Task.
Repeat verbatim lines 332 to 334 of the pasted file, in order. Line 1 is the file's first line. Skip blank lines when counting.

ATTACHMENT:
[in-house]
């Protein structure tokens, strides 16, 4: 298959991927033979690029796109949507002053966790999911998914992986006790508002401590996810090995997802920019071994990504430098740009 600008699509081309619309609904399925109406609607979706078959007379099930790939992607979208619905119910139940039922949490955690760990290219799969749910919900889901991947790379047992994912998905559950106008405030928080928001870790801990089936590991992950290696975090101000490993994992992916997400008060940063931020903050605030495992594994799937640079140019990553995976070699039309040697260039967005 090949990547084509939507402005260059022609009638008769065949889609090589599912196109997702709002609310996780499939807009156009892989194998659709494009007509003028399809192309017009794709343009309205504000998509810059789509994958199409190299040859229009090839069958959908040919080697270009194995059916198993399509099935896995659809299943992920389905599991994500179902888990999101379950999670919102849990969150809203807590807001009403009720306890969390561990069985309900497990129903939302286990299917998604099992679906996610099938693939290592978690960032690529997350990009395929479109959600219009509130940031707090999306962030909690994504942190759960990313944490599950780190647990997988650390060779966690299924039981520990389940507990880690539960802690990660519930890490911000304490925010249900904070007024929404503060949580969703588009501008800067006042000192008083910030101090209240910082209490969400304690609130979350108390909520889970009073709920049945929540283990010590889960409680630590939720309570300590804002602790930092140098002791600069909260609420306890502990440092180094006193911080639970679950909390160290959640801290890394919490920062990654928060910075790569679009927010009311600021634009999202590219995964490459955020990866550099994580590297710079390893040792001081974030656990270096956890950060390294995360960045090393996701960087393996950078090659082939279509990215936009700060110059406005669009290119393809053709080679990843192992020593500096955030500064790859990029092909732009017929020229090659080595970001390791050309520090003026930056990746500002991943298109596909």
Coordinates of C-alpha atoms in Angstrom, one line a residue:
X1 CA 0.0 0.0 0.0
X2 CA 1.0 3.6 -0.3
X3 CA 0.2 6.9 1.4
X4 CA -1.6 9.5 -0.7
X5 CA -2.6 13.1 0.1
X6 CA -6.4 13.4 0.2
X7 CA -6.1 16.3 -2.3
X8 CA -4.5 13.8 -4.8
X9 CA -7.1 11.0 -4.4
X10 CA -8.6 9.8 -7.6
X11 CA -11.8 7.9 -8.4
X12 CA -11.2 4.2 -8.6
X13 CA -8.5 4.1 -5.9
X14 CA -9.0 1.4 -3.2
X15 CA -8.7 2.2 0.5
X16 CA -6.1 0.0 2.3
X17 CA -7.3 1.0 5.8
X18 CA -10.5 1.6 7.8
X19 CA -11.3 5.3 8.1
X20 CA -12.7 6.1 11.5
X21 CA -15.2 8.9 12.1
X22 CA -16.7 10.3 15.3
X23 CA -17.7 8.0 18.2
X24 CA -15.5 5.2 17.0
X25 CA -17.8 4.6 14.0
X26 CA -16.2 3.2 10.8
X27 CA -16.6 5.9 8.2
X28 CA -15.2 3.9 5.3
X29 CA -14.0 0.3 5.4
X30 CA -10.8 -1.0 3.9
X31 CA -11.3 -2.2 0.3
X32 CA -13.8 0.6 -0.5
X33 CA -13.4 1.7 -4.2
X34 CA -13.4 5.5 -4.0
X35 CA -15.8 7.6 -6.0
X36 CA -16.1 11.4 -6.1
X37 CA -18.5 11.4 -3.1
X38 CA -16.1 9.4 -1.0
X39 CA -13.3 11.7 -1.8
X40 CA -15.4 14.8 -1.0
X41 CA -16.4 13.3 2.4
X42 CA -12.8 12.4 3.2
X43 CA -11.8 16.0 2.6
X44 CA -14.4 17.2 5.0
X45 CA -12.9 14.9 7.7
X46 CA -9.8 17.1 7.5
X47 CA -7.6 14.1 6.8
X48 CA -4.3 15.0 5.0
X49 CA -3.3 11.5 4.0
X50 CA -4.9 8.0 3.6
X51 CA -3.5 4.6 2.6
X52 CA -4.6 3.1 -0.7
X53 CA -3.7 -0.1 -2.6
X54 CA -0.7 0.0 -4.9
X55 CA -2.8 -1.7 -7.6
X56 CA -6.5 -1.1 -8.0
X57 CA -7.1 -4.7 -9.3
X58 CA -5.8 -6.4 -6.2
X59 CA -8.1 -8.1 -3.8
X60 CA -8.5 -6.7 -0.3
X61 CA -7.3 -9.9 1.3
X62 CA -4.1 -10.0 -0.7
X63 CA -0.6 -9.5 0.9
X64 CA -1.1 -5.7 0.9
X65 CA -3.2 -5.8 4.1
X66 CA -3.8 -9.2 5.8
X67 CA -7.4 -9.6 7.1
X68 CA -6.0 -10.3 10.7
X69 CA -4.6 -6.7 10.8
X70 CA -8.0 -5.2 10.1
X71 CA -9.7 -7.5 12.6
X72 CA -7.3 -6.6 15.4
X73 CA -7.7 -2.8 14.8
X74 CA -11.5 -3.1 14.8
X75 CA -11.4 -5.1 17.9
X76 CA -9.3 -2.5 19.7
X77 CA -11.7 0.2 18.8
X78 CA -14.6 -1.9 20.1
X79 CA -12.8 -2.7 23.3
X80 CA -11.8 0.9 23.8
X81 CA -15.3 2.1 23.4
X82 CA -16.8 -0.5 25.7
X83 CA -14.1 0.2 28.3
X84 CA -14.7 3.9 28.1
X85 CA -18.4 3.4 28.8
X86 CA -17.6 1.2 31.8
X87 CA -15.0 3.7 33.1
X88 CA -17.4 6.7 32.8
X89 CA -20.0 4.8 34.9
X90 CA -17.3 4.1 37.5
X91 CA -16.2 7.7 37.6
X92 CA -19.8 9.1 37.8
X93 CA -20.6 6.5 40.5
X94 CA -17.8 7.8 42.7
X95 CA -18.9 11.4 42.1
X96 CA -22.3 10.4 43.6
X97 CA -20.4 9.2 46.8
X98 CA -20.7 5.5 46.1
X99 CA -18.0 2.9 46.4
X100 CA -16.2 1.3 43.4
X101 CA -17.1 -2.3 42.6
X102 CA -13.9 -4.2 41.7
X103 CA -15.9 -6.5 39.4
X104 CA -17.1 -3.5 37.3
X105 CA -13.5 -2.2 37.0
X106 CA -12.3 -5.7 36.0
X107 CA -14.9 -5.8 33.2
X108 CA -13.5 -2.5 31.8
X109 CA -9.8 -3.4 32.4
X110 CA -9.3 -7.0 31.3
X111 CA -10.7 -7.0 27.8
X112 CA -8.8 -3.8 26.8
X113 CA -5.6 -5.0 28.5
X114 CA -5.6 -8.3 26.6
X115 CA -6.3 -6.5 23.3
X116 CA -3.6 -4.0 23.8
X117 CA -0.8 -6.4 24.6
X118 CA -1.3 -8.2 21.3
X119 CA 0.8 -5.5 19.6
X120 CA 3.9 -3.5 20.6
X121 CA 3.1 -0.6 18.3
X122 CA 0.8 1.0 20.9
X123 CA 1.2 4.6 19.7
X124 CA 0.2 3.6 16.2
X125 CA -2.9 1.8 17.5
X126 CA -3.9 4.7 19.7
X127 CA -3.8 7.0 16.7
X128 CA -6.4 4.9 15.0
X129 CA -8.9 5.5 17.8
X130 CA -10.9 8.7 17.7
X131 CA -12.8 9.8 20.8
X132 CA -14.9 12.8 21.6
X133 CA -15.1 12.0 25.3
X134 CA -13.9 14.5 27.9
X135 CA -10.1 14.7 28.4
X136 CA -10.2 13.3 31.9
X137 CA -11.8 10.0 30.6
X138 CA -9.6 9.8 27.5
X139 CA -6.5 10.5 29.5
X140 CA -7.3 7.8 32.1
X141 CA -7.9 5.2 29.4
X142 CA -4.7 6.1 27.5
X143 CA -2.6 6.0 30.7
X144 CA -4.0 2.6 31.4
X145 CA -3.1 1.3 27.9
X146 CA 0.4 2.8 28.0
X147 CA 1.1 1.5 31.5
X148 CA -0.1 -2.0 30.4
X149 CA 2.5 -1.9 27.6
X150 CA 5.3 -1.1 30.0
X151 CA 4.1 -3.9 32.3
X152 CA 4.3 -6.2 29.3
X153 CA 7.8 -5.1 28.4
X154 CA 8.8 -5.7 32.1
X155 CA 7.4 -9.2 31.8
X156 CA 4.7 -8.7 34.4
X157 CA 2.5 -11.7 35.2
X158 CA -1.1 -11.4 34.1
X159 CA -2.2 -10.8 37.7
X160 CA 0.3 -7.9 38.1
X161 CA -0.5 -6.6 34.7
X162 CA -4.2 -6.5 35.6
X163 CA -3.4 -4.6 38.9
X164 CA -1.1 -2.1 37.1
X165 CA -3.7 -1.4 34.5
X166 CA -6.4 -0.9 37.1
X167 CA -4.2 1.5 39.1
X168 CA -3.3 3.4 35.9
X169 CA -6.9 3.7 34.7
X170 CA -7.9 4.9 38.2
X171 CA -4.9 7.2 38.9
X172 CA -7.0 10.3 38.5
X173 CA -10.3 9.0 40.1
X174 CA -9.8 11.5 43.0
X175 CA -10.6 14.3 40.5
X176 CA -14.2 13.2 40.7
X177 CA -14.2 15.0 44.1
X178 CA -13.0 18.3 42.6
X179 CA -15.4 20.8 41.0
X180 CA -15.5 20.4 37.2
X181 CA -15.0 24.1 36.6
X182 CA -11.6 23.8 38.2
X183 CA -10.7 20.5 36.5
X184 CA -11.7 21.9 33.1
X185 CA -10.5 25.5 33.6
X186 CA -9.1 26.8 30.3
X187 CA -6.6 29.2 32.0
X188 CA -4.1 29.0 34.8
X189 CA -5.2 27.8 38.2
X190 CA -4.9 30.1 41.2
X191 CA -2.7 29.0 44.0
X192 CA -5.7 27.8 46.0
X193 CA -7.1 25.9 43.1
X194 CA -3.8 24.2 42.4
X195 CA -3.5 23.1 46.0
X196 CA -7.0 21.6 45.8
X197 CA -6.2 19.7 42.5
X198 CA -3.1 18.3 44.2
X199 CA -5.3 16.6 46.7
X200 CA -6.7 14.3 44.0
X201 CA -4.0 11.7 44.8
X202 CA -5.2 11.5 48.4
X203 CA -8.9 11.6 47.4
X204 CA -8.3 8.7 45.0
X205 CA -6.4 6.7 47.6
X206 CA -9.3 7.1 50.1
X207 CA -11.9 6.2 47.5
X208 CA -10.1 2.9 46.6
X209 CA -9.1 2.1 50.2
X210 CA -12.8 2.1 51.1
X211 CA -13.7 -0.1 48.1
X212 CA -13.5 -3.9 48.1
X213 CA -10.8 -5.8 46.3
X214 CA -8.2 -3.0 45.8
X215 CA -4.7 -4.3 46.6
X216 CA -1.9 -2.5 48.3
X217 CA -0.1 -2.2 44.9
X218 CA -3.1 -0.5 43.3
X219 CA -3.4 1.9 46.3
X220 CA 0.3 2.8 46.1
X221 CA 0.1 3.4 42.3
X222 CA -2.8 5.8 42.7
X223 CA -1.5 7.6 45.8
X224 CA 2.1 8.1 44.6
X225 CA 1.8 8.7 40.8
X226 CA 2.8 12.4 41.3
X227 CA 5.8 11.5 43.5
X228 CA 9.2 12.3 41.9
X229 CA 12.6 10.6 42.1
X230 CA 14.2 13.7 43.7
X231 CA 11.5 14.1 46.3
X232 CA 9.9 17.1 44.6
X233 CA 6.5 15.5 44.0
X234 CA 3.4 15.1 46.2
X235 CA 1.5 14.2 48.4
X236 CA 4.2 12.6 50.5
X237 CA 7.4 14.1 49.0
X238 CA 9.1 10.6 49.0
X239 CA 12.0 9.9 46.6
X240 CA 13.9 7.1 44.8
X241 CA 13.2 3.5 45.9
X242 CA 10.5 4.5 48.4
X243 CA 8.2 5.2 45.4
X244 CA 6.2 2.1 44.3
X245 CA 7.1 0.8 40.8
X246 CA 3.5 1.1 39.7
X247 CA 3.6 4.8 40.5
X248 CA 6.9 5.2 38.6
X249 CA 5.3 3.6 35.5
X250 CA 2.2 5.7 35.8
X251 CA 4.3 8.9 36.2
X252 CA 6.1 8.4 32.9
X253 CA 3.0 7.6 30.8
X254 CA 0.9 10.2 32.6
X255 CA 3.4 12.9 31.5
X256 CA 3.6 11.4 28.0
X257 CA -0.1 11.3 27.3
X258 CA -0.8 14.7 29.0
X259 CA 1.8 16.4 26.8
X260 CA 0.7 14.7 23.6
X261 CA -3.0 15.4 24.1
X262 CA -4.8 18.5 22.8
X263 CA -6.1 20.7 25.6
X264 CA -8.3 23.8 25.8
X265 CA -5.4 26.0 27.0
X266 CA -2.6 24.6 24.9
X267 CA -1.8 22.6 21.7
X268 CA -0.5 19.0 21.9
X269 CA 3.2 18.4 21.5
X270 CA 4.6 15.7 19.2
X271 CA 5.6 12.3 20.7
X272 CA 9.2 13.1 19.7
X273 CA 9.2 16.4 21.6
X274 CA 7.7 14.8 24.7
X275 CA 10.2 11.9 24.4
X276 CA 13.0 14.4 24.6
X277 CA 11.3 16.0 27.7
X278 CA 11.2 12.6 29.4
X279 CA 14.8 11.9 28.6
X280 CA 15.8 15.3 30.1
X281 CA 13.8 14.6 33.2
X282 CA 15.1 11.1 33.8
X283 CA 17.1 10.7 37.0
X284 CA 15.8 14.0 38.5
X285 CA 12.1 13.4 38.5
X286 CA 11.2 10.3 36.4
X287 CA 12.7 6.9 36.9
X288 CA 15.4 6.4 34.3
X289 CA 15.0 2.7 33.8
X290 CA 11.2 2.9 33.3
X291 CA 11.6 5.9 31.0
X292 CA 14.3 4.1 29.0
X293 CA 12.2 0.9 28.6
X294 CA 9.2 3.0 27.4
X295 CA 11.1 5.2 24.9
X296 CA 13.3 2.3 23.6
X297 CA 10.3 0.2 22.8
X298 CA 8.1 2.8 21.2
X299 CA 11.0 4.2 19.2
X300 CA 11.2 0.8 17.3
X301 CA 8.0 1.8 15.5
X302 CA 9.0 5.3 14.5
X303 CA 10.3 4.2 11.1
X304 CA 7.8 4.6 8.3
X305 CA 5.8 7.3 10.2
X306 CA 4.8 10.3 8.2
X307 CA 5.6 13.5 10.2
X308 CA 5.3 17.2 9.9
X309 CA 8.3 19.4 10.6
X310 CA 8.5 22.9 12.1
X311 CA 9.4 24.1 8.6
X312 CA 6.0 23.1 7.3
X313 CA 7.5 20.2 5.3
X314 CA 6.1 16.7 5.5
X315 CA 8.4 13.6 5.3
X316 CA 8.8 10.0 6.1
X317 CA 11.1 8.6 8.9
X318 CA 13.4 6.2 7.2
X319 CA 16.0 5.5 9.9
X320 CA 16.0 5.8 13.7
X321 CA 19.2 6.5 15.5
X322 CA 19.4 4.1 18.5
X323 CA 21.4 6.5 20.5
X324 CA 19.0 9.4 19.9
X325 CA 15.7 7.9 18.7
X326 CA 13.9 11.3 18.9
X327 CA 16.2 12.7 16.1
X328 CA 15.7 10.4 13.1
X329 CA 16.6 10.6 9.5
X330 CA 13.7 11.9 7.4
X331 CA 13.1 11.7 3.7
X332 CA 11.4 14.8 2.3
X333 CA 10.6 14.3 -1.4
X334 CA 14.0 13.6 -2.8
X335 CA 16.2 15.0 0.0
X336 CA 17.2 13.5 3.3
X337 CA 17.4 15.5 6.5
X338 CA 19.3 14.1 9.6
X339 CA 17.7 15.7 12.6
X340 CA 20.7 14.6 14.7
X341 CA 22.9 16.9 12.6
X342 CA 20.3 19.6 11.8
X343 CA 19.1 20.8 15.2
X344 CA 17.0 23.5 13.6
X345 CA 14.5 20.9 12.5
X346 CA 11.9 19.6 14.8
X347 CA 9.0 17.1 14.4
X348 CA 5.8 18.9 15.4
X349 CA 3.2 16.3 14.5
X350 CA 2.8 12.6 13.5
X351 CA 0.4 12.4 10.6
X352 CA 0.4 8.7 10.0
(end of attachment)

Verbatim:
X329 CA 16.6 10.6 9.5
X330 CA 13.7 11.9 7.4
X331 CA 13.1 11.7 3.7